August 25, 2015 – James Kelly
At 1 p.m. on Friday, Aug. 26, the hurricane-tracking forecasters began predicting that Katrina was headed for New Orleans. Catholic Charities’ immediate priority was to evacuate our residential programs and clients: those who were battered, abused, neglected, disabled, mentally ill and homeless.
It was a mammoth undertaking. In less than two days, we packed up and sent 300 clients and staff to northern Louisiana and Mississippi. Our folks were 100 percent committed to the safety and well-being of each and every client.
Throughout, I was blessed to share in leadership with my good friend, Gordon Wadge, co-president of Catholic Charities. Once all our caravans were on the road, we headed to the Superdome on Sunday afternoon. The Dome became a shelter of last resort for the most vulnerable citizens of New Orleans. We helped move the frail, sick and elderly from the loading docks to a special needs unit staffed by volunteer doctors and nurses.
Calm despite conditions
Early the next morning, Katrina struck. Gordon and I first felt a few drops of rain before realizing that the wind had torn off parts of the Dome’s roof. Our fellow inhabitants, the poor of our city, were amazingly calm. Throughout the following harrowing days, we watched good and brave people come together to support and assist each other in this darkest of times.
Not until Monday afternoon did we receive word that a number of floodwalls had collapsed and that our city was filling up with water. The National Guard (and so many other armed services, police, fire and volunteers) did an amazing and courageous job of rescuing folks over the course of the next week in New Orleans and surrounding parishes.
Gordon and I eventually made our way to Baton Rouge, where we set up temporary shop with Archbishop Alfred Hughes, the staff of Catholic Charities and the archdiocese. We worked around the clock doing all that we could for our fellow refugees. We immediately sent a team to the airport to assist in the evacuation of tens of thousands and, as God would have it, to minister to those too sick and frail for the flights out of town.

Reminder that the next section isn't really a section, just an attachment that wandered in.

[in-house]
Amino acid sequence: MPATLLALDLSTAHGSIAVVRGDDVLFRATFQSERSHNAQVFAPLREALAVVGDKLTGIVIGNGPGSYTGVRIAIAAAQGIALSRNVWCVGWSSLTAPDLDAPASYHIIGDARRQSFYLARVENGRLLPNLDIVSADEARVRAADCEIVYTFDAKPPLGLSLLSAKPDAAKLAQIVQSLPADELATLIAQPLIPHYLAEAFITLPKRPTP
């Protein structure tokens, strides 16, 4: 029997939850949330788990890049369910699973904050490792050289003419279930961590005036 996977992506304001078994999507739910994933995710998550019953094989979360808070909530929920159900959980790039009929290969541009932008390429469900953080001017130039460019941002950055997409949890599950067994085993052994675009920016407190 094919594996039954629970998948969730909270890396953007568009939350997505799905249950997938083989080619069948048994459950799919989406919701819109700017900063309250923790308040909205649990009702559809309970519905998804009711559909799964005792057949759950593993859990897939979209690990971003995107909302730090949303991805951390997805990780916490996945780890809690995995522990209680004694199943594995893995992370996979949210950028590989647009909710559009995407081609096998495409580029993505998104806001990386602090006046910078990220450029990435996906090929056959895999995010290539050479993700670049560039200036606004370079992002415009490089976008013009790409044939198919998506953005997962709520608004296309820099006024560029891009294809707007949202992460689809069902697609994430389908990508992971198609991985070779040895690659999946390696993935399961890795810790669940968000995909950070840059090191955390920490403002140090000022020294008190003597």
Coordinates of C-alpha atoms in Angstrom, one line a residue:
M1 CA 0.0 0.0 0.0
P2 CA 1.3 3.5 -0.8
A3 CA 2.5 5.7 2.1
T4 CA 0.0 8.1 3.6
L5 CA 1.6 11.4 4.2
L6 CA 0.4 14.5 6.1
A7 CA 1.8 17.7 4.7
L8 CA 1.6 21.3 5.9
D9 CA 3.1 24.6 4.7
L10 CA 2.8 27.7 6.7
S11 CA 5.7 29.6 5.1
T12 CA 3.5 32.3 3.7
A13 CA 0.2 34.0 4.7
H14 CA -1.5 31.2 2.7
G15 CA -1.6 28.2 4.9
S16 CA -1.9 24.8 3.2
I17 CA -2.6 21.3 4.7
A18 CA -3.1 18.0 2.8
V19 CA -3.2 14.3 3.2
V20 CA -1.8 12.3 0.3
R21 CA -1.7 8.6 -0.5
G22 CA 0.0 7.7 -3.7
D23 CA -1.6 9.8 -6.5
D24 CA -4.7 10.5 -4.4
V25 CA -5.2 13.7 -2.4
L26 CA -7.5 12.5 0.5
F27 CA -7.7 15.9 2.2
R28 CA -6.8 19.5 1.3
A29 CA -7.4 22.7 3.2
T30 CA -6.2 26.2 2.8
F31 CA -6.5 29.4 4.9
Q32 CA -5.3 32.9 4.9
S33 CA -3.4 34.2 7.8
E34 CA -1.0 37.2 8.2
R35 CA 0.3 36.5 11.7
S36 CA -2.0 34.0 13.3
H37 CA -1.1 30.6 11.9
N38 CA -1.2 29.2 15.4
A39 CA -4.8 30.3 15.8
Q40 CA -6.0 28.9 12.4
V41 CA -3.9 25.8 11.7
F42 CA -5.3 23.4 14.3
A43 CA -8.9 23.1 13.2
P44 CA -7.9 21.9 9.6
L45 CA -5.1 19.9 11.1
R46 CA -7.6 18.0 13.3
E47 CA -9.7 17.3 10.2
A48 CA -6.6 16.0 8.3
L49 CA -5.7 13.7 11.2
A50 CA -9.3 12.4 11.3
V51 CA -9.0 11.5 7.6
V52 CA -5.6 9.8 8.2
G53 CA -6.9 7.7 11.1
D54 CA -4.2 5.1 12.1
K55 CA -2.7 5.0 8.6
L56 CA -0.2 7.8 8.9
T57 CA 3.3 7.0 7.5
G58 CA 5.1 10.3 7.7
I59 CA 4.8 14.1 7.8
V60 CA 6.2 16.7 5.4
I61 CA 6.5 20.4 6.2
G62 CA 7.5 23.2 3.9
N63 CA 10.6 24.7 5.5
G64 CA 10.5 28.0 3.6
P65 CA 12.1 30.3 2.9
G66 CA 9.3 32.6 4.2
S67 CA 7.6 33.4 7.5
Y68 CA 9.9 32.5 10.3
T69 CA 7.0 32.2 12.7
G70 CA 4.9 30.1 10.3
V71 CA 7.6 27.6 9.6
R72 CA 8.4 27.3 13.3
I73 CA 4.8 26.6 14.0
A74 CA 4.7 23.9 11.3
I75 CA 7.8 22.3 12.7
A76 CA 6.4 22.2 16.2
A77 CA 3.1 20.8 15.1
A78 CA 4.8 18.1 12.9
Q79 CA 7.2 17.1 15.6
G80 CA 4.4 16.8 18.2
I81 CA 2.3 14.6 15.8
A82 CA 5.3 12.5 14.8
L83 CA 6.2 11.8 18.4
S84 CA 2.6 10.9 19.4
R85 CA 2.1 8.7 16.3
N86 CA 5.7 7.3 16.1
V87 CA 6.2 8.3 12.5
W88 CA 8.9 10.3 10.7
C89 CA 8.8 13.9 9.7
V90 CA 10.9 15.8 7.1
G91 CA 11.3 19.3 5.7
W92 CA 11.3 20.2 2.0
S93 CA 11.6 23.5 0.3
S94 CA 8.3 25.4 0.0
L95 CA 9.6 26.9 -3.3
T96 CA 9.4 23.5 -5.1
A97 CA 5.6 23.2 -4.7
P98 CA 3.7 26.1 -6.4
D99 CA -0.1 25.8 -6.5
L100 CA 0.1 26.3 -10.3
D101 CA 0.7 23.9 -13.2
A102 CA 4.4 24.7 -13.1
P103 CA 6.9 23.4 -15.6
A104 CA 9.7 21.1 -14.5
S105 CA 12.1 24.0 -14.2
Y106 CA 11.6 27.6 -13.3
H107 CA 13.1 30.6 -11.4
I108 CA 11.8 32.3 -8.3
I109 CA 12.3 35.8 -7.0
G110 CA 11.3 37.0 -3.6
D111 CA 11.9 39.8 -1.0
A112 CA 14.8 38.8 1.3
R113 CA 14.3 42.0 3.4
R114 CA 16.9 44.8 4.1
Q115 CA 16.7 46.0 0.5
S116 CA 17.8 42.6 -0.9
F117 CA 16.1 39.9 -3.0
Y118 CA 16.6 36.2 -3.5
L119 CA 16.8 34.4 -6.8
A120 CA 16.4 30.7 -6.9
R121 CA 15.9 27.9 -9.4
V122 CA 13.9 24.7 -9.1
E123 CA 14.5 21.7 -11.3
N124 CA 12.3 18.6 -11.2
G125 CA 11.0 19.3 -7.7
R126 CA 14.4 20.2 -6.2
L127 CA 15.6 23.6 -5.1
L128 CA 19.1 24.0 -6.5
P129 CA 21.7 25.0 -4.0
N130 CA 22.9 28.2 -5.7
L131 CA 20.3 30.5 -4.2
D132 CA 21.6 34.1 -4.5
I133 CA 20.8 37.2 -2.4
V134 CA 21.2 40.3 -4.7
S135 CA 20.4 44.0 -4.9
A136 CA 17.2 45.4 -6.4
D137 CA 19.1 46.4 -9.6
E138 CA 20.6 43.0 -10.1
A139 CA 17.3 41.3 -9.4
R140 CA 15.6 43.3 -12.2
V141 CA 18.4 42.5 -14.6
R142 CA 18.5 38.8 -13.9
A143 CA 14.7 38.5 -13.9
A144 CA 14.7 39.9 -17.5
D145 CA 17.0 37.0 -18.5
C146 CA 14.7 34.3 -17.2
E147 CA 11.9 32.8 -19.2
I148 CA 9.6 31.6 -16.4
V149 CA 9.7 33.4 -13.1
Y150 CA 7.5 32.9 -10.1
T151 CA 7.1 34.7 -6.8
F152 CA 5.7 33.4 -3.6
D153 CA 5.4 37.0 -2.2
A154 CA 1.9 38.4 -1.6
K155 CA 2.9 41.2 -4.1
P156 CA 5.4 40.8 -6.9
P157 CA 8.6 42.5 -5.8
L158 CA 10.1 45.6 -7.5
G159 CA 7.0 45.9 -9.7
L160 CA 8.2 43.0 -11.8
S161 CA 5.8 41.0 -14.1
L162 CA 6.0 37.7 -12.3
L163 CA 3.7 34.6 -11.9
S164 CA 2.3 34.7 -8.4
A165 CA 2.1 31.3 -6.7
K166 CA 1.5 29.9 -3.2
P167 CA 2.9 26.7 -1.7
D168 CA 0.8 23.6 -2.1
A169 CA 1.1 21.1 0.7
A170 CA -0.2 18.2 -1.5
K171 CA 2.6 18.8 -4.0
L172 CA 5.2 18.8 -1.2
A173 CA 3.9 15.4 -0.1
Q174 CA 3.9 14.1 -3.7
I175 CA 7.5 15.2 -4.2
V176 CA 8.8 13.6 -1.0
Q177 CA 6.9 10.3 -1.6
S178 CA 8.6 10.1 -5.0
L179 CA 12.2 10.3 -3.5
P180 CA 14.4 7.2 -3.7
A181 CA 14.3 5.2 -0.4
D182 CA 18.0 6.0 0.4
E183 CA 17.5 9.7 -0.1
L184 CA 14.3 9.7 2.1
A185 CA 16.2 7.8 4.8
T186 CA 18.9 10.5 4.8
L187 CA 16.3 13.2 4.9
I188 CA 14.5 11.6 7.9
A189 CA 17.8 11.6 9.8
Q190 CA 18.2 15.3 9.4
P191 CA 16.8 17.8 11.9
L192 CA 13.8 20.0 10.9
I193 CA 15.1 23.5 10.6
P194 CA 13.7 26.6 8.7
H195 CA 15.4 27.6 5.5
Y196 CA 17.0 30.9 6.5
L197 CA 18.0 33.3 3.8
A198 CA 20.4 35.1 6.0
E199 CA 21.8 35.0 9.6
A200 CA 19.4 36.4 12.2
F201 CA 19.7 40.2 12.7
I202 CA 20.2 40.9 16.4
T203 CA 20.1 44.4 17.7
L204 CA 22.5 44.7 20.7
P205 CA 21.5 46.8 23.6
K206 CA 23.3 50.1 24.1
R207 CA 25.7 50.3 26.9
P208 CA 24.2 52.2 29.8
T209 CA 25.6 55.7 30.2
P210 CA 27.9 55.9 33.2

Caring for all
General Russel Honoré and Archbishop Hughes were the most critical leaders in the days following the storm. The general brought calm to our rooftops, flooded streets and neighborhoods. He convinced the traumatized victims of Katrina to put away their guns – and then led the efforts to rescue ALL who were stranded.
A few weeks later, the archbishop announced that the archdiocese would reopen the Cathedral School for the children of emergency workers living on the ships docked along the river. This bold and faith-filled decision led to the reopening of more than 100 parochial, public and private schools. It allowed our children (and families) to come home.
The unprecedented outpouring of support and prayers from across the United States and the world was almost beyond comprehension. The prayers helped sustain us and gave us real hope. The generosity of spirit and the donations that followed allowed us to practice the Gospels in way that we could never have imagined.
Across the Archdiocese, we distributed 250 million pounds of food. We provided counseling to more than 100,000 people. We gave out $55 million in direct assistance. We assisted in the rebuilding and construction of 3,500 homes and apartments. Those are just a few examples of the phenomenal work of Catholic Charities and many archdiocesan parishes, schools and agencies.
Gordon and I are forever grateful for the humble leadership and prayerful support of Archbishop Hughes throughout the recovery, relief and rebuilding efforts.
Additionally, we were blessed by our board of directors, thousands of volunteers, an extraordinary team of dedicated, caring professionals, and personally, our wives and families who encouraged and sustained us.
I have never been prouder of my church. In the midst of our own grieving, we came together as a people of faith to very simply love God and love our neighbor – especially those most in need.
As we reflect on Katrina and her aftermath, we remember how this horrific hurricane peeled back the curtain for the world to see the face of poverty that has long plagued New Orleans. We at Catholic Charities worked extremely hard to make sure that ALL could come home to a more vibrant and healthier city.
In so many ways we have seen enormous progress: stronger schools, better health care, new and improved housing, and a bustling economy. But the poorest of the poor have not seen “all the boats rise together.” In fact, today, 34 percent of youth and children in the Archdiocese of New Orleans live in poverty – 100,000 children of God.
I believe tragic disparities like these call us as Catholics to follow the prophetic message of Pope Francis. We must rededicate ourselves these next 10 years to be God’s hands and feet – and to lift up our children, our poor and our most vulnerable.
Jim Kelly is executive director of Covenant House New Orleans.